Monday, February 20, 2012

Linsanity in Media

Just a day after reading the article for this class entitled "Representing Gay Men On American Television, this story about NBA up-and-comer Jeremy Lin broke. It got me to thinking about how media, and not just television, portrays Asians.

There has undoubtedly been huge media buzz surrounding Lin's underdog story with fans' delight in the basketball star even being dubbed "Linsanity." However, despite Lin's apparent positive outlook, his stardom doesn't come without setbacks.

This article from the Washington Post presents an interesting viewpoint that, since a large amount of basketball players are Black Americans, their history is more well known and they are more widely accepted than Asians in basketball. And I think they make a good point.

The article quotes Guy Aoki, head and co-founder of the Media Action Network for Asian Americans, saying "Because reporters 'don’t want anyone to think they condone the word’s use, they came up with the ‘N-word,’ ” Aoki said by telephone from Los Angeles. “There’s no such thing as the C-word . . . is there'

When the Madison Square Garden Network flashed a graphic of Lin sticking his tongue out, superimposed in the middle of a fortune cookie, Aoki wondered aloud: “Imagine if 80 percent of the league were Asian American. And a black player’s face was put in the middle of fried chicken and watermelon. How would that go over?"

The point that sticks out to me in all this is that stereotyping can present itself in all sorts of light. In this instance, black Americans are more prevalent in American basketball, and thus, are more better understood in this context. We stereotype Black Americans as being good at basketball the same way we stereotype Asians as being good with technology and the same way me stereotype homosexuals as being fashionable. And while these stereotypes include positive qualities, they are still something America must combat. This seems to happen most frequently through the four steps discussed in the class article.

I think Rob King, ESPN’s senior vice president of editorial, print and digital media sums it up well when he says, “The minute everybody starts patting ourselves on the back over reaching some kind of conclusion on the issue of race, something like this happens and makes us realize how far we have to go."


  1. While reading “The Whites of Their Eyes: Racist Ideologies and the Media” and “Representing Gay Men on American Television,” I also thought about Linsanity in media. ESPN promoted an article about the game on its mobile platforms by pairing an image of Lin with the headline “Chink In the Armor” on 2/17. On Saturday morning, ESPN apologized for the offensive headline and later on Sunday, they fired the editor. ( Lin said “I don’t think it was on purpose or whatever. At the same time, they’ve apologized, and so from my end I don’t care anymore. Have to learn to forgive.” The former ESPN editor also told the Daily News, “This had nothing to do with me being cute or punny. I’m so sorry that I offended people. I’m so sorry if I offended Jeremy.”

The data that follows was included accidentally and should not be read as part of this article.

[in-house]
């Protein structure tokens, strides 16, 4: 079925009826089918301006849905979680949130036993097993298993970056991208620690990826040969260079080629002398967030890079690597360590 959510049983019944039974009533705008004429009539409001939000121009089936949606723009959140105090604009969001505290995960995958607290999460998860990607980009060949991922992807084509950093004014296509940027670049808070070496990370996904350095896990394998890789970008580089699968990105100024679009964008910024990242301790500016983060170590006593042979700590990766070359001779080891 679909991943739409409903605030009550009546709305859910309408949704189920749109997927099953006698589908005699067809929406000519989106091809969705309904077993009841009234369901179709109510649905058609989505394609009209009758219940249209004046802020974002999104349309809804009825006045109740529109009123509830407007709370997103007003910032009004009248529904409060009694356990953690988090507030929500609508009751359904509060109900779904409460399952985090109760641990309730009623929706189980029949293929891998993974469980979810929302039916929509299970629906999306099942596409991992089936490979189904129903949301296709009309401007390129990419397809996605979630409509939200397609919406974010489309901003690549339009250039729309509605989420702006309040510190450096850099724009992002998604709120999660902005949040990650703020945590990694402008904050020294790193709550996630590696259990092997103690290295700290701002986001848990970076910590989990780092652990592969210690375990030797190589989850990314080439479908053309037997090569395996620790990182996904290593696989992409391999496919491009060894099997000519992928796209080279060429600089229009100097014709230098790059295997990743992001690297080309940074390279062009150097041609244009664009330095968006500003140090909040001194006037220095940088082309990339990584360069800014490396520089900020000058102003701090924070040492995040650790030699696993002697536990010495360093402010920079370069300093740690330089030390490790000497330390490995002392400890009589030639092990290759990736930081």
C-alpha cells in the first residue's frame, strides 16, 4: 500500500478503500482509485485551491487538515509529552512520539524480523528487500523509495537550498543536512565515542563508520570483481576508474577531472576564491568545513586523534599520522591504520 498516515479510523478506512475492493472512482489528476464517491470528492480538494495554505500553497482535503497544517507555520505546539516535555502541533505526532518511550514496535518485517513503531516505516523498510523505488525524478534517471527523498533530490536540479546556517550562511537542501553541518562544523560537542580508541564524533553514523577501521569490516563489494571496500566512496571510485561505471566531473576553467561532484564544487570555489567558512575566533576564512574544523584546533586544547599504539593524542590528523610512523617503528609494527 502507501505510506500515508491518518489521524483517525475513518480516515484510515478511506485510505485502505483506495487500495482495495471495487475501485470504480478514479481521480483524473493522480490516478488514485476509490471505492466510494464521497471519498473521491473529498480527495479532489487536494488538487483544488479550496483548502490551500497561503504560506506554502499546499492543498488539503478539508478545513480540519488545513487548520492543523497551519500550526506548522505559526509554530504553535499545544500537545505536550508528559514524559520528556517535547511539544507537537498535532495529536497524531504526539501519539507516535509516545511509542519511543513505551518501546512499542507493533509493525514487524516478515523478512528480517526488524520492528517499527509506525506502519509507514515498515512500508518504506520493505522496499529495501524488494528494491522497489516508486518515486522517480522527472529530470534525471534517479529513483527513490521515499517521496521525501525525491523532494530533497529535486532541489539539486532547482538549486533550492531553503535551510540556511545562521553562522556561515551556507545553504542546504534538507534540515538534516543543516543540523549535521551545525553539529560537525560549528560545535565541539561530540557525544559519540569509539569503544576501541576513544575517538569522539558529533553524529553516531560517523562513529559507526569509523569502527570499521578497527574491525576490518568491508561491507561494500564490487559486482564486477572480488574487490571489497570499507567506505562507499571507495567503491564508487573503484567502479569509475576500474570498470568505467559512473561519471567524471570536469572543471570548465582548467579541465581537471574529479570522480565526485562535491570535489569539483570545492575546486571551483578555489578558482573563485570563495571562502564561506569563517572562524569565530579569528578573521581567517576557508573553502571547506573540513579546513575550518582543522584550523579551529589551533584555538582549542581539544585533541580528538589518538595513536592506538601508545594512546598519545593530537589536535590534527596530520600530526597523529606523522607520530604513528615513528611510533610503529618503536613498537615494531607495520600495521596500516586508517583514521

This reminded me of “inferential racism” in Stuart Hall’s article. I thought the editor unconsciously used those words. While writing the report, he just unconsciously used the words which he stereotyping Asians. It’s true that maybe the editor didn’t mean anything, but audiences may sensitive to some “problem” in race relations. Media should careful and responsible for this problem. Another article “Jeremy Lin asks for privacy for family in Taiwan,” reflected the privacy problem among celebrity all over the world. This media phenomenon really affects celebrity’s daily life and also their families’. I thought media should give celebrity and their family more free space. (

  2. This is an interesting topic. I think the reason Lin didn't stand out earlier was also because the stereotype of Asians: skinny, shy, hard-working, good at science and mathematics. But I think within the emerging of the second generation, who are in a mixed style of both culture, our understanding of stereotype people will change dramatically.

    Just like hundreds years ago when European immigrates first came to the United States, there must be many stereotype for them. that's why we have "little Italy" and Irish community in many big cities. After years, the culture assimilation changed our perception of people from different nations. Maybe mass media somehow helped people construct this perception. We saw more muti-race people showing on advertisement, Obama was selected as the president....

    However, even though Lin's family is originally from Taiwan/China but can we really define him as a Chinese? There are many interesting debates on China's social media: for someone like Lin, who was educated in the U.S., eating sticks and salad, and speaks English, the formation of his identity is no longer belong to China, or even Asian.